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WP: Efficiency & filtering categories

  • # July 28, 2009 at 3:03 pm

    Hello all,

    Firstly, I feel I should mention that this may be the wrong forum to be asking my question(s)–my inquiry is fairly complicated–but since Chris’ screencasts have been so incredibly helpful for me throughout the pasts few months, I figured I’d run it by his forum members and possibly Chris himself.

    Quickly:
    I’m a radio producer currently setting up a WordPress site for my host. His current site (which I built in RapidWeaver) is simply too hard to maintain due to the large amount of content that needs updating throughout the week. RapidWeaver is a lovely platform for static sites, and, frankly, with its built in FTP client, has worked well as a pseudo-CMS. The problem, though, is that I’m the only person able to update the site, which is a huge hassle when dealing with a news junkie like my host.

    Quicklier:
    If you checked the site, you can see that there are basically three main divs within the content area on the front page. The top div is used for daily content (topics of the day etc.), the middle for advertising, and the bottom for weekly content (poll, video, etc). I have already recreated much of the site locally in WP using rather extreme HTML and CSS modifications to Justin Tadlock’s Hybrid News theme, a child theme of the Hybrid framework.

    The Meat:
    From what I know of WP and PHP, the following is the most efficient way to manage the content on the front page (please, if you have the time and know-how, inform me if/where I am wrong):

    • The ‘Home’ will use a page-template containing all of the content that needs only weekly updates (poll, video, etc). Therefore, those updates can be performed via custom fields and/or widgets only once a week.
      [/*:m]
    • The daily content (‘today’s topics’, etc), on the other hand, will be a post. In which case, either my host or myself can merely create a post for each day we’re on-air, fill out the main content area and necessary custom fields, and add/edit throughout the day as we see fit.[/*:m][/list:u]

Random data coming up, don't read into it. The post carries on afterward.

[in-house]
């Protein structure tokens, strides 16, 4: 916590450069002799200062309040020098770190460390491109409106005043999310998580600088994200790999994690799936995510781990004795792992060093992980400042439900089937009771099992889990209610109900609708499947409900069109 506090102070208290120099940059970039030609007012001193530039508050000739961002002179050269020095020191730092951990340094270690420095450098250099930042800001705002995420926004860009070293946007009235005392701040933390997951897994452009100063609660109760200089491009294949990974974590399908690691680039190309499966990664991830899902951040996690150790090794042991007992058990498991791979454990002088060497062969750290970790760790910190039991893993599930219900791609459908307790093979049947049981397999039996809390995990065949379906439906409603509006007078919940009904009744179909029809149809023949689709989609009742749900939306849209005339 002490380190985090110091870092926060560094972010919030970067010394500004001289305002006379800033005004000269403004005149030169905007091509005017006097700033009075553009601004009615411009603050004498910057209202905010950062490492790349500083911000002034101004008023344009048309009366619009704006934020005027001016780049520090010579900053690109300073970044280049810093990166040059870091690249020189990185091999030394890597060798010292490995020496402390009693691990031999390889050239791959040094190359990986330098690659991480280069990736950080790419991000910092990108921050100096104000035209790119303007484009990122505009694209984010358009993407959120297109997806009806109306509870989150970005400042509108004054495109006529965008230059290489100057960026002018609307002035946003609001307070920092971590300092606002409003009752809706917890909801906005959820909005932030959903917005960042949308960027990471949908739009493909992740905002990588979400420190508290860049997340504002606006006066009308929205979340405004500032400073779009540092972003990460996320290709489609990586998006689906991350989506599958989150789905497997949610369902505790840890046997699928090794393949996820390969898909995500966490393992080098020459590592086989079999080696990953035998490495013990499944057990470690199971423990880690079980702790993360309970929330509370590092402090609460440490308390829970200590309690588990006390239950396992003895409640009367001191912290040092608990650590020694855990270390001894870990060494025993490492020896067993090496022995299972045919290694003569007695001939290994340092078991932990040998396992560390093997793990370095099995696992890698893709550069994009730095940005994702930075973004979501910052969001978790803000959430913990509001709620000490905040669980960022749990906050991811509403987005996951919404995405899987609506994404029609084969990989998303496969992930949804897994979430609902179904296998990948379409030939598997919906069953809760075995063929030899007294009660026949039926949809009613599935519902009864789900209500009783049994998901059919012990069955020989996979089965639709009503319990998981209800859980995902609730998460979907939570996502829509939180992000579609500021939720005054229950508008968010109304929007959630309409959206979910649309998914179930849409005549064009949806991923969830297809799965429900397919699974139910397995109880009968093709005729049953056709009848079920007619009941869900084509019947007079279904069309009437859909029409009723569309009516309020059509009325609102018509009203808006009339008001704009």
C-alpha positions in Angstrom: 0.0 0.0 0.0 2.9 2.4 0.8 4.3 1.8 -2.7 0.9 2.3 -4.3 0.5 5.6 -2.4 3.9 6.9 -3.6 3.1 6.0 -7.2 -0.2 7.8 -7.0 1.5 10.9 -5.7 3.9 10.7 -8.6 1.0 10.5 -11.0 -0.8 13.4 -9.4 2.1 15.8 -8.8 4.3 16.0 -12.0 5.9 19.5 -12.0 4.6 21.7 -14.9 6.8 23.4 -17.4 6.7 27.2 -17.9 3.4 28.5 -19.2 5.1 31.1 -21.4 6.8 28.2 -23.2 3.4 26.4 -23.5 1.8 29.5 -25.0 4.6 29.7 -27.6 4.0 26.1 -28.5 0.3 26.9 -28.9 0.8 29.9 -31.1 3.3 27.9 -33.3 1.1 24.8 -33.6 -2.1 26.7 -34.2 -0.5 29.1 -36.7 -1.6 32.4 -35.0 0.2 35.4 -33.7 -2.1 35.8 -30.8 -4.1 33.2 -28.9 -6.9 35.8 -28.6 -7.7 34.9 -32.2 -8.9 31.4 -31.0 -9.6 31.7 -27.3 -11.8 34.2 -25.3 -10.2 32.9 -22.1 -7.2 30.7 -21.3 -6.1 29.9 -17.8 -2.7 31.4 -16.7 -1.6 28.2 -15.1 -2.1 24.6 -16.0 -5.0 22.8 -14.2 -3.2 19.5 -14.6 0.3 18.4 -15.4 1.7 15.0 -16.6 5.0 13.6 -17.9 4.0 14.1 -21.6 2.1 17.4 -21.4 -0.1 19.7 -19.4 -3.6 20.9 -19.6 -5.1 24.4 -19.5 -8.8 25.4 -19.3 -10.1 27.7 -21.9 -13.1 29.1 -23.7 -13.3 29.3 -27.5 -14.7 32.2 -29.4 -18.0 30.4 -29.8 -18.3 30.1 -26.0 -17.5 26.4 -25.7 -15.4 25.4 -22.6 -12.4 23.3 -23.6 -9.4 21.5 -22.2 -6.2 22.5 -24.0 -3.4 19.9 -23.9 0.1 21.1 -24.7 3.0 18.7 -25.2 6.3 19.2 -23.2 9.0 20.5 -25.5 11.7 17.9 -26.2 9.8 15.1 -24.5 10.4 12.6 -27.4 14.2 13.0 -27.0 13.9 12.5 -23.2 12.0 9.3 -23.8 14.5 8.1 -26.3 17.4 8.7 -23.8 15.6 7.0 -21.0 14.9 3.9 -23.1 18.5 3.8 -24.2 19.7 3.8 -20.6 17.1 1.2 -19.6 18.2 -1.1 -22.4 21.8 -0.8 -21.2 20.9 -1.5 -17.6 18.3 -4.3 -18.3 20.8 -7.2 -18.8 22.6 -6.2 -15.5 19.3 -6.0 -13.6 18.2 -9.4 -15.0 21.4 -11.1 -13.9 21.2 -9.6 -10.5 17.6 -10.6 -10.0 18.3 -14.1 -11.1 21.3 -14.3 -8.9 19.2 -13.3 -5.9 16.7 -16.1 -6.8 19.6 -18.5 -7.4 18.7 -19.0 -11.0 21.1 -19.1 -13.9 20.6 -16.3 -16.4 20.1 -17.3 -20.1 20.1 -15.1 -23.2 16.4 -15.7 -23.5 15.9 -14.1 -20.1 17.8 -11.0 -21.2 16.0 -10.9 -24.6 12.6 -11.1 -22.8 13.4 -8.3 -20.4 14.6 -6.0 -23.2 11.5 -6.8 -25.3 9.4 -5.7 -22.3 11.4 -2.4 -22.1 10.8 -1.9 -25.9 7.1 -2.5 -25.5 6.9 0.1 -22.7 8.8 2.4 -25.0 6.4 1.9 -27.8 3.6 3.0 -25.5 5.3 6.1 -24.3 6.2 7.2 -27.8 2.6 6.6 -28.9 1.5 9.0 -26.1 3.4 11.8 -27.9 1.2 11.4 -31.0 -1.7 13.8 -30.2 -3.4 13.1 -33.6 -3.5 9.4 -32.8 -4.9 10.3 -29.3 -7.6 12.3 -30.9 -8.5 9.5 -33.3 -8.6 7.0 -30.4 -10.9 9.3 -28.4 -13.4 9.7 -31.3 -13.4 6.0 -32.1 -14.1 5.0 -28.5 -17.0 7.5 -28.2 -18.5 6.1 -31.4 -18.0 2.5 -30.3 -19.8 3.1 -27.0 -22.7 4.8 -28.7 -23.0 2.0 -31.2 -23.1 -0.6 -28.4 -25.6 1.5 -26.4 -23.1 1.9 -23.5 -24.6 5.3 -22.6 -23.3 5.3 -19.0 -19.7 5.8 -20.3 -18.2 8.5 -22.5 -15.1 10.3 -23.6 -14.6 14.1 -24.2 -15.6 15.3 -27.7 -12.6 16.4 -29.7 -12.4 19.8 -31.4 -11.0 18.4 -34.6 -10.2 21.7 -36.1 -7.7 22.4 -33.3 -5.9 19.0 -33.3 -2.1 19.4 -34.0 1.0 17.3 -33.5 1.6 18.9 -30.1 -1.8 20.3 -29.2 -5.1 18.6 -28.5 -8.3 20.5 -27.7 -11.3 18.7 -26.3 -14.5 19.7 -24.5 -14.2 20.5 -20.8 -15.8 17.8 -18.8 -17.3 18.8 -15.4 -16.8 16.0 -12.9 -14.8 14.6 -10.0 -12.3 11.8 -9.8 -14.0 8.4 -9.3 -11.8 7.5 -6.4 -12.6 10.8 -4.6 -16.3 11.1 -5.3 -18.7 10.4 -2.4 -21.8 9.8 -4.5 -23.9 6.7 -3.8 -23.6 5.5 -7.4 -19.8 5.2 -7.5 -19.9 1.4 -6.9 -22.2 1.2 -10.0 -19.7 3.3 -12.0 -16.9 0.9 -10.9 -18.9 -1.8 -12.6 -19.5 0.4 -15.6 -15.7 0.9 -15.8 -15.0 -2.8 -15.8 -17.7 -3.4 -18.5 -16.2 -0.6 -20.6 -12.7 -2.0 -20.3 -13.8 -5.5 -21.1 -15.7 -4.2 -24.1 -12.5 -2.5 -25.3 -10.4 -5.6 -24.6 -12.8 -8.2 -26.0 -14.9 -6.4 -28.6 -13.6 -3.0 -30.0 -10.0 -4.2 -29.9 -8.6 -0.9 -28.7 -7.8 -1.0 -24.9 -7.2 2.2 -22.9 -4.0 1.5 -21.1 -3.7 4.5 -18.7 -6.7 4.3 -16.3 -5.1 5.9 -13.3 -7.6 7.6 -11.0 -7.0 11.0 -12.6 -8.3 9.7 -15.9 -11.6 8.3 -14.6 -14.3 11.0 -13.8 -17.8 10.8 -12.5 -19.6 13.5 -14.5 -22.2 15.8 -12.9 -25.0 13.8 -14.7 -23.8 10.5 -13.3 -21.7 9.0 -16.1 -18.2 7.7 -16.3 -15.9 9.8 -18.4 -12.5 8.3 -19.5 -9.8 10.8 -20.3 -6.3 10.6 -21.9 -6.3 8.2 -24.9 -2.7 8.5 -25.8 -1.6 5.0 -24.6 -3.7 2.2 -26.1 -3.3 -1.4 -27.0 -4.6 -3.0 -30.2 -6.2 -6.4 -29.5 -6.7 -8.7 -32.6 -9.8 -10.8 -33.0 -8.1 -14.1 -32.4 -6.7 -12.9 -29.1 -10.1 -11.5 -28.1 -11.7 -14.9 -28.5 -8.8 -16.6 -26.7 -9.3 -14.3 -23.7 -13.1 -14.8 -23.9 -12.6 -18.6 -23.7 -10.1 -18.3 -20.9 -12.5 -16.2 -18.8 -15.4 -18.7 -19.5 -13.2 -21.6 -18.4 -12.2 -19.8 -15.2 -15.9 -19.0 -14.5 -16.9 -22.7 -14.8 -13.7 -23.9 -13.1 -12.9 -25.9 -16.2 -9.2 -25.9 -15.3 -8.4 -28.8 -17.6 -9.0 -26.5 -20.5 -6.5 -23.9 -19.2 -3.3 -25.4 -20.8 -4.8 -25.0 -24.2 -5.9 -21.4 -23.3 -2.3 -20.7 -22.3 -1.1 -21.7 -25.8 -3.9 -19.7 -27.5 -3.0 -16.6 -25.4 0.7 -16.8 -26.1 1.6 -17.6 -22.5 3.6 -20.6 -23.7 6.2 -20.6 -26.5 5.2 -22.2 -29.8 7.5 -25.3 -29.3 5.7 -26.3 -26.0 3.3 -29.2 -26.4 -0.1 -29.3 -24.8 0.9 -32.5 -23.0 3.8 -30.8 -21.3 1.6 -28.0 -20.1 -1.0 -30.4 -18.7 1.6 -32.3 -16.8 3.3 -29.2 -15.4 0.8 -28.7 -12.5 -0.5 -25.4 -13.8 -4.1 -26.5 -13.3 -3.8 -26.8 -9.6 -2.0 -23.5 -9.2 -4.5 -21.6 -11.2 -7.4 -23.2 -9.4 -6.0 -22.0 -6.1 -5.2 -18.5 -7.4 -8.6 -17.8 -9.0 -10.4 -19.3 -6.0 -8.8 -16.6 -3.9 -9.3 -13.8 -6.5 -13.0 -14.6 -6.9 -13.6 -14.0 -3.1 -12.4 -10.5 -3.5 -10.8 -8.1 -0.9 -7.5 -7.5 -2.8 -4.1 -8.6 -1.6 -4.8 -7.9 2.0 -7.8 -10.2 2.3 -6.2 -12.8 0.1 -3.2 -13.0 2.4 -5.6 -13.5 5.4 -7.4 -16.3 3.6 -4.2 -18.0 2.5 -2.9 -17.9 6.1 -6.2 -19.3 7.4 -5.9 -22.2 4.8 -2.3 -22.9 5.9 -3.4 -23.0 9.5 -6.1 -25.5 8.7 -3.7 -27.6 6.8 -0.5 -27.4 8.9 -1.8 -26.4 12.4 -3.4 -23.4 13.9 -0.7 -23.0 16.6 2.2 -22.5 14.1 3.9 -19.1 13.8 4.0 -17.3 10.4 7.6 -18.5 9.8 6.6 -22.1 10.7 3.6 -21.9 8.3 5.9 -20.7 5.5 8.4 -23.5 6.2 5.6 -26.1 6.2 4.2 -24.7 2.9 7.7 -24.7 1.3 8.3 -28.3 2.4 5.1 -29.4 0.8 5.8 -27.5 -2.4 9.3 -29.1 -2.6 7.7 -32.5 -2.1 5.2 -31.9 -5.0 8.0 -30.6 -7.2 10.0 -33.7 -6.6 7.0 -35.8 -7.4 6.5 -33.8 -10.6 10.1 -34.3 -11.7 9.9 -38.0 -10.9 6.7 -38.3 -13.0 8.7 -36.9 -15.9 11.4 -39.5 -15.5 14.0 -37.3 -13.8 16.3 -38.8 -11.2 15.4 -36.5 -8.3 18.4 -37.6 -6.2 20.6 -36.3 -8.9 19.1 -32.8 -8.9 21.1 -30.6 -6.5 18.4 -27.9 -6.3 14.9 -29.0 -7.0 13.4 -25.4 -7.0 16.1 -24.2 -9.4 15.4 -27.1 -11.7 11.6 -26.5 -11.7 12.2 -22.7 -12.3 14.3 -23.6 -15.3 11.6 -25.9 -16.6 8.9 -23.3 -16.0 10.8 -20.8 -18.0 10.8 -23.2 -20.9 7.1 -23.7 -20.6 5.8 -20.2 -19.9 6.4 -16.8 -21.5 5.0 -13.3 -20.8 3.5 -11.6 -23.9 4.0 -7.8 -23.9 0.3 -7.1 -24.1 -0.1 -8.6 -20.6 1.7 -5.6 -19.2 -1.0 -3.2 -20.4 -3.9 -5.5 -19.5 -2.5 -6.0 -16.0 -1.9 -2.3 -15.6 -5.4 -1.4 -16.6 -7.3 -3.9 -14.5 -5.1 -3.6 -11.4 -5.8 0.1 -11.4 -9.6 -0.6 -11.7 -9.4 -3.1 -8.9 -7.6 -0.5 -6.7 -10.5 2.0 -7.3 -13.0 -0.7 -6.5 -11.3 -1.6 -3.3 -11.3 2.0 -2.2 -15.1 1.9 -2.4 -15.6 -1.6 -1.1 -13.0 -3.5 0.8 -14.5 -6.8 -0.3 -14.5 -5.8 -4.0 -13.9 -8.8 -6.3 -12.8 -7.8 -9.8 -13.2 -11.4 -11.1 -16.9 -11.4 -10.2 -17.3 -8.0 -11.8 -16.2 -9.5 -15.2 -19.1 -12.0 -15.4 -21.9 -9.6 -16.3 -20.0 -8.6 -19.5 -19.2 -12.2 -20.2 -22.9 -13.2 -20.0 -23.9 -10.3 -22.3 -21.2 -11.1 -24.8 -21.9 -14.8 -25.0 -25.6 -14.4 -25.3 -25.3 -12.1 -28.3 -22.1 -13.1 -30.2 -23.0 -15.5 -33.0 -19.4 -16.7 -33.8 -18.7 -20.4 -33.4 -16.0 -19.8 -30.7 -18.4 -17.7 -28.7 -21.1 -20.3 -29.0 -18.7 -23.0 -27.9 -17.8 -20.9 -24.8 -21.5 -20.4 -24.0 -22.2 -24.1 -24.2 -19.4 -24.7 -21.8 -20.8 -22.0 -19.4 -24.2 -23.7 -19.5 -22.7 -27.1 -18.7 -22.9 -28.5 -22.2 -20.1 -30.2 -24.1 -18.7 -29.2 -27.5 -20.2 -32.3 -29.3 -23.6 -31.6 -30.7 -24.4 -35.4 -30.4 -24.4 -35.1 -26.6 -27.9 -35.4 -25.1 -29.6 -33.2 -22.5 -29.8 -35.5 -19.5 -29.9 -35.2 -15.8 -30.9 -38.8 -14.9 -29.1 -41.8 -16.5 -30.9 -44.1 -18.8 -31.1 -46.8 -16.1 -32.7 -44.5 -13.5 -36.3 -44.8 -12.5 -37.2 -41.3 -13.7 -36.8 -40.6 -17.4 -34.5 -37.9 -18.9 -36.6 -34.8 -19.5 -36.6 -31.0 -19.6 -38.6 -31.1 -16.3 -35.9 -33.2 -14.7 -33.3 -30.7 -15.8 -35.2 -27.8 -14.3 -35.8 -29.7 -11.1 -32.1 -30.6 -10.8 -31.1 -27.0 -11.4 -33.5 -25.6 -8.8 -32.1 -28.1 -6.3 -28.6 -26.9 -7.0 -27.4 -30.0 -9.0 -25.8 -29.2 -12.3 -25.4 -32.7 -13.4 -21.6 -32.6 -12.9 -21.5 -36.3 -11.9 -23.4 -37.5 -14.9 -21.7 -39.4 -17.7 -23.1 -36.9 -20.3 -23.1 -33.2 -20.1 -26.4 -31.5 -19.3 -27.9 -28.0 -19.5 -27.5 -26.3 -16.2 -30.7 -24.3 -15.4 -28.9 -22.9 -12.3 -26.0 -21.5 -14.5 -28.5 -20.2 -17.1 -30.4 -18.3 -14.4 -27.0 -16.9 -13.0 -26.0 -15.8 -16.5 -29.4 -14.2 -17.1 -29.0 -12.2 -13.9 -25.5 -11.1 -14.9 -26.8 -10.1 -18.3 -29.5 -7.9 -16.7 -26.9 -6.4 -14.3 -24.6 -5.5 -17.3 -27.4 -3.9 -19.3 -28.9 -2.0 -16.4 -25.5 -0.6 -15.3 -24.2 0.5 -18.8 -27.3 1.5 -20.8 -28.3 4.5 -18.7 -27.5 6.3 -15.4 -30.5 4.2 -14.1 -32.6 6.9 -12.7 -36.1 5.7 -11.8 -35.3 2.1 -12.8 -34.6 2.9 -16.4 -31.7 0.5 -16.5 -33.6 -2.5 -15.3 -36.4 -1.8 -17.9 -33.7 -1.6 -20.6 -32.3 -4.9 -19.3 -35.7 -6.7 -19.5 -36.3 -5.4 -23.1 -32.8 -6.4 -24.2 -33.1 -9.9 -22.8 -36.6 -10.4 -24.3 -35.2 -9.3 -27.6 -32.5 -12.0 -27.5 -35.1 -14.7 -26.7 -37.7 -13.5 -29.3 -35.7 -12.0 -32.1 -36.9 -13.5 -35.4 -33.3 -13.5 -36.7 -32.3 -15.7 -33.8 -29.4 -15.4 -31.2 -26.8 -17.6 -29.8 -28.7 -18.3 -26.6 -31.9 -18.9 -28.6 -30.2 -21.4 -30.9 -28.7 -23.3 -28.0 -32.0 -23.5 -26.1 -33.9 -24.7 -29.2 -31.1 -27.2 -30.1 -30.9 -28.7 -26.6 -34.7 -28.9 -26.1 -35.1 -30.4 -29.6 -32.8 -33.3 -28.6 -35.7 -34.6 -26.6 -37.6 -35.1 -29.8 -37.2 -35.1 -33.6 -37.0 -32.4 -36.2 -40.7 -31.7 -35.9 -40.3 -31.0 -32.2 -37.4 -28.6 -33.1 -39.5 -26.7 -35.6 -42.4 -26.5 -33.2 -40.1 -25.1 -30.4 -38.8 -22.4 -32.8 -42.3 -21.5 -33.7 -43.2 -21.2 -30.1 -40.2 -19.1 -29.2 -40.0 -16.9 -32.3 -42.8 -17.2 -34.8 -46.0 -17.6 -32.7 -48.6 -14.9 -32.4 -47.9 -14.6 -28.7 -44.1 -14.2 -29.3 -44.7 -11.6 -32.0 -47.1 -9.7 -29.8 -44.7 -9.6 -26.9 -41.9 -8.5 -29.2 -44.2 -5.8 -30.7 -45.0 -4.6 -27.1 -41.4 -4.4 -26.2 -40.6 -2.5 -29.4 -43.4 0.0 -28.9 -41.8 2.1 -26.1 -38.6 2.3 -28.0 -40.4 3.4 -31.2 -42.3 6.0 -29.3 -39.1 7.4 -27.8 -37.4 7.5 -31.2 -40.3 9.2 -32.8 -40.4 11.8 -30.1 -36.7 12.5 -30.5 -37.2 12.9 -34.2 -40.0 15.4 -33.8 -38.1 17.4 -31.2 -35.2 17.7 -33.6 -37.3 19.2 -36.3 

Anything wrong with that idea?

      If this is the most efficient way to manage our content, here are, in my estimation, the items I must accomplish to do so:

      • Query/filter all posts (because the he has an actual blog page on the site) so that the daily category only appears on the front page and nowhere else. Similarly, no other category should appear on the front page.
        [/*:m]
      • Disable the daily posts’ permalink, so it is has no single page and is not archived.
        [/*:m]
      • Identify/classify the daily category so that it can be styled differently.[/*:m][/list:u]
        I’m fairly confident this makes sense. So I guess the real kicker is: how hard is this to accomplish? My PHP skills are novice at best.

        Thank you for taking the time to read this post. If you can advise me, it would be much appreciated. Let me know if I’ve left out any information.

        Thanks.

        Erik

    # July 28, 2009 at 3:37 pm

    Hi Erik,

    First off, welcome to the forums!

    Second, thanks for making such a detailed post. I’m a little short on time this second, but I’ll have a closer look at it later today (though I’ll bet somebody will hit it up before me).

    # July 28, 2009 at 7:01 pm

    Thanks for the welcome, Doc.

    # July 29, 2009 at 12:40 pm

    Erik, that was all much more simple than the long post needed!

    All of those things are pretty easy to accomplish. Your new best friend will become the WP Codex (specifically, the Template Tags section http://codex.wordpress.org/Template_Tags ).

    If you’re pretty comfortable with the Loop (you don’t need to have it memorized, just sort of know what’s going on), you should be golden to accomplish the tasks you’ve mentioned.

    I highly recommend you continue with Chris’ screencasts on WP here, and also check out the Screencasts from the ThemeForest blog (viewtopic.php?f=10&t=3629).

    # August 2, 2009 at 1:19 am

    Thanks for the point in the right direction, Doc.

    Cheers!

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